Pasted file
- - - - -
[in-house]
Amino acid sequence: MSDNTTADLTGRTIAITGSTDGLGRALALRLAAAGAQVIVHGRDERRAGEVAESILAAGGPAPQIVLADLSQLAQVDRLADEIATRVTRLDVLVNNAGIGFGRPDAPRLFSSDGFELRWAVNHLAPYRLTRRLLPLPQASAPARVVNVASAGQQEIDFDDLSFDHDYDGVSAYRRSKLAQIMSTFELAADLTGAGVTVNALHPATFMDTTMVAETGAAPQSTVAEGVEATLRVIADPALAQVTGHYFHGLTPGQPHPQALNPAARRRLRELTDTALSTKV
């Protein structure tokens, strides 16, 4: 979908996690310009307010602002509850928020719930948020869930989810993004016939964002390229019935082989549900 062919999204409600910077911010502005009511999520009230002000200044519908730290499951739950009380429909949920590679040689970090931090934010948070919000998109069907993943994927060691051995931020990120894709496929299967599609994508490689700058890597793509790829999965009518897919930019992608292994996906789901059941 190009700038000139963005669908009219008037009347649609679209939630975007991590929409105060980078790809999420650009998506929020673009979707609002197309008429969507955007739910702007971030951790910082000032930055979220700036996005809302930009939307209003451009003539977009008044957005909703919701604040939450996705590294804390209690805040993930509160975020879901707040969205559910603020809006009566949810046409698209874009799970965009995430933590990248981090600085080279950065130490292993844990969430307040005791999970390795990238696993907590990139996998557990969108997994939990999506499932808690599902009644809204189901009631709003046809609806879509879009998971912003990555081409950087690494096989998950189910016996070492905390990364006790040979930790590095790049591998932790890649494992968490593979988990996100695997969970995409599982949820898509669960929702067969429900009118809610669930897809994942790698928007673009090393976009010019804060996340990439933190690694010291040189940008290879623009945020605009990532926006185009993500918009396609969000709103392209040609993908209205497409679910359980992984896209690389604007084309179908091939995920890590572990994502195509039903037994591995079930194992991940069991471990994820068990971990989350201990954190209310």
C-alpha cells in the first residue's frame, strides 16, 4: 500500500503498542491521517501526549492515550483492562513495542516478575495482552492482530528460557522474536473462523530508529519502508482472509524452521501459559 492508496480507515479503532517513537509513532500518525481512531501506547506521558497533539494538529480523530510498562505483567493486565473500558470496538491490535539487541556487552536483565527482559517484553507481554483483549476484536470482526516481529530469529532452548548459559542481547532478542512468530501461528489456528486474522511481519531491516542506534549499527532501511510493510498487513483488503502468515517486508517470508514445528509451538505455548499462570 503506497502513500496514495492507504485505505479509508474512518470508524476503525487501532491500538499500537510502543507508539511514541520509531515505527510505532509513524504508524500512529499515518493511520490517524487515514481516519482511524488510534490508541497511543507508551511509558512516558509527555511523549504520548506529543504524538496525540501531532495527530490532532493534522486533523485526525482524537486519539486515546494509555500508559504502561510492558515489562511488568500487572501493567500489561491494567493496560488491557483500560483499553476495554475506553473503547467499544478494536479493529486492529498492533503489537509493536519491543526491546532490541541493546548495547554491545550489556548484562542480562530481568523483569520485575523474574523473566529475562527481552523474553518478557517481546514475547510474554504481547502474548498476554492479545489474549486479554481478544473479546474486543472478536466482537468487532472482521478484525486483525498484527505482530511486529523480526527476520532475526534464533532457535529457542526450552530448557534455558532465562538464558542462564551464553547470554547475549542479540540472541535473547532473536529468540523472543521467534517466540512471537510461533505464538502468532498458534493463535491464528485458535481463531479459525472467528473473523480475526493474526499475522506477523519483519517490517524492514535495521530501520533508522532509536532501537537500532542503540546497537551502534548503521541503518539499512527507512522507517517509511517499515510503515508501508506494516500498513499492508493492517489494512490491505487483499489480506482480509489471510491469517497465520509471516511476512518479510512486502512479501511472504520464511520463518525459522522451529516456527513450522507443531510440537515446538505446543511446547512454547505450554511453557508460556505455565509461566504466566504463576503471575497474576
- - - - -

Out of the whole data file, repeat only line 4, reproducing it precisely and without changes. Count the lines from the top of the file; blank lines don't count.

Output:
C-alpha cells in the first residue's frame, strides 16, 4: 500500500503498542491521517501526549492515550483492562513495542516478575495482552492482530528460557522474536473462523530508529519502508482472509524452521501459559 492508496480507515479503532517513537509513532500518525481512531501506547506521558497533539494538529480523530510498562505483567493486565473500558470496538491490535539487541556487552536483565527482559517484553507481554483483549476484536470482526516481529530469529532452548548459559542481547532478542512468530501461528489456528486474522511481519531491516542506534549499527532501511510493510498487513483488503502468515517486508517470508514445528509451538505455548499462570 503506497502513500496514495492507504485505505479509508474512518470508524476503525487501532491500538499500537510502543507508539511514541520509531515505527510505532509513524504508524500512529499515518493511520490517524487515514481516519482511524488510534490508541497511543507508551511509558512516558509527555511523549504520548506529543504524538496525540501531532495527530490532532493534522486533523485526525482524537486519539486515546494509555500508559504502561510492558515489562511488568500487572501493567500489561491494567493496560488491557483500560483499553476495554475506553473503547467499544478494536479493529486492529498492533503489537509493536519491543526491546532490541541493546548495547554491545550489556548484562542480562530481568523483569520485575523474574523473566529475562527481552523474553518478557517481546514475547510474554504481547502474548498476554492479545489474549486479554481478544473479546474486543472478536466482537468487532472482521478484525486483525498484527505482530511486529523480526527476520532475526534464533532457535529457542526450552530448557534455558532465562538464558542462564551464553547470554547475549542479540540472541535473547532473536529468540523472543521467534517466540512471537510461533505464538502468532498458534493463535491464528485458535481463531479459525472467528473473523480475526493474526499475522506477523519483519517490517524492514535495521530501520533508522532509536532501537537500532542503540546497537551502534548503521541503518539499512527507512522507517517509511517499515510503515508501508506494516500498513499492508493492517489494512490491505487483499489480506482480509489471510491469517497465520509471516511476512518479510512486502512479501511472504520464511520463518525459522522451529516456527513450522507443531510440537515446538505446543511446547512454547505450554511453557508460556505455565509461566504466566504463576503471575497474576